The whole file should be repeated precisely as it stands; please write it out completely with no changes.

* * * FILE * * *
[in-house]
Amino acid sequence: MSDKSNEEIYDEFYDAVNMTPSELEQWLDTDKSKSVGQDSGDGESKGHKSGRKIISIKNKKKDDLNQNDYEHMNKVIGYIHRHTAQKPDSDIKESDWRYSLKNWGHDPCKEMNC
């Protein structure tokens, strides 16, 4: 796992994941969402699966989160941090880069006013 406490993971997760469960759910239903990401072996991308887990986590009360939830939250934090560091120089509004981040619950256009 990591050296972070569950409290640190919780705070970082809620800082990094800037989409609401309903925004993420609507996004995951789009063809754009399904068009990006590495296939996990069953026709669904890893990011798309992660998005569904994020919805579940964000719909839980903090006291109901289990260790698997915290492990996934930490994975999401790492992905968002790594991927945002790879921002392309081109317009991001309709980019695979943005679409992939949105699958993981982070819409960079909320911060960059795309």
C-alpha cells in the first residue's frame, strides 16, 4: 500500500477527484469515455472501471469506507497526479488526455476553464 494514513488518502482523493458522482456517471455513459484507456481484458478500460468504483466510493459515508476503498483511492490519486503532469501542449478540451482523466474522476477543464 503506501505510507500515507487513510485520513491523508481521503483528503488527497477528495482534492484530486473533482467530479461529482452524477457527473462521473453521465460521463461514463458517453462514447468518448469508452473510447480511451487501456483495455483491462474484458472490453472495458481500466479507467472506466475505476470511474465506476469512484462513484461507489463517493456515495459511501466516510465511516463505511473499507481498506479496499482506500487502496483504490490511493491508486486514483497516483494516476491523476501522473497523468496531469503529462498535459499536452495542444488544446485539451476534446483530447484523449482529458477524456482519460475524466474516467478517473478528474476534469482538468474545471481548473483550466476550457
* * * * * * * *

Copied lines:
[in-house]
Amino acid sequence: MSDKSNEEIYDEFYDAVNMTPSELEQWLDTDKSKSVGQDSGDGESKGHKSGRKIISIKNKKKDDLNQNDYEHMNKVIGYIHRHTAQKPDSDIKESDWRYSLKNWGHDPCKEMNC
């Protein structure tokens, strides 16, 4: 796992994941969402699966989160941090880069006013 406490993971997760469960759910239903990401072996991308887990986590009360939830939250934090560091120089509004981040619950256009 990591050296972070569950409290640190919780705070970082809620800082990094800037989409609401309903925004993420609507996004995951789009063809754009399904068009990006590495296939996990069953026709669904890893990011798309992660998005569904994020919805579940964000719909839980903090006291109901289990260790698997915290492990996934930490994975999401790492992905968002790594991927945002790879921002392309081109317009991001309709980019695979943005679409992939949105699958993981982070819409960079909320911060960059795309």
C-alpha cells in the first residue's frame, strides 16, 4: 500500500477527484469515455472501471469506507497526479488526455476553464 494514513488518502482523493458522482456517471455513459484507456481484458478500460468504483466510493459515508476503498483511492490519486503532469501542449478540451482523466474522476477543464 503506501505510507500515507487513510485520513491523508481521503483528503488527497477528495482534492484530486473533482467530479461529482452524477457527473462521473453521465460521463461514463458517453462514447468518448469508452473510447480511451487501456483495455483491462474484458472490453472495458481500466479507467472506466475505476470511474465506476469512484462513484461507489463517493456515495459511501466516510465511516463505511473499507481498506479496499482506500487502496483504490490511493491508486486514483497516483494516476491523476501522473497523468496531469503529462498535459499536452495542444488544446485539451476534446483530447484523449482529458477524456482519460475524466474516467478517473478528474476534469482538468474545471481548473483550466476550457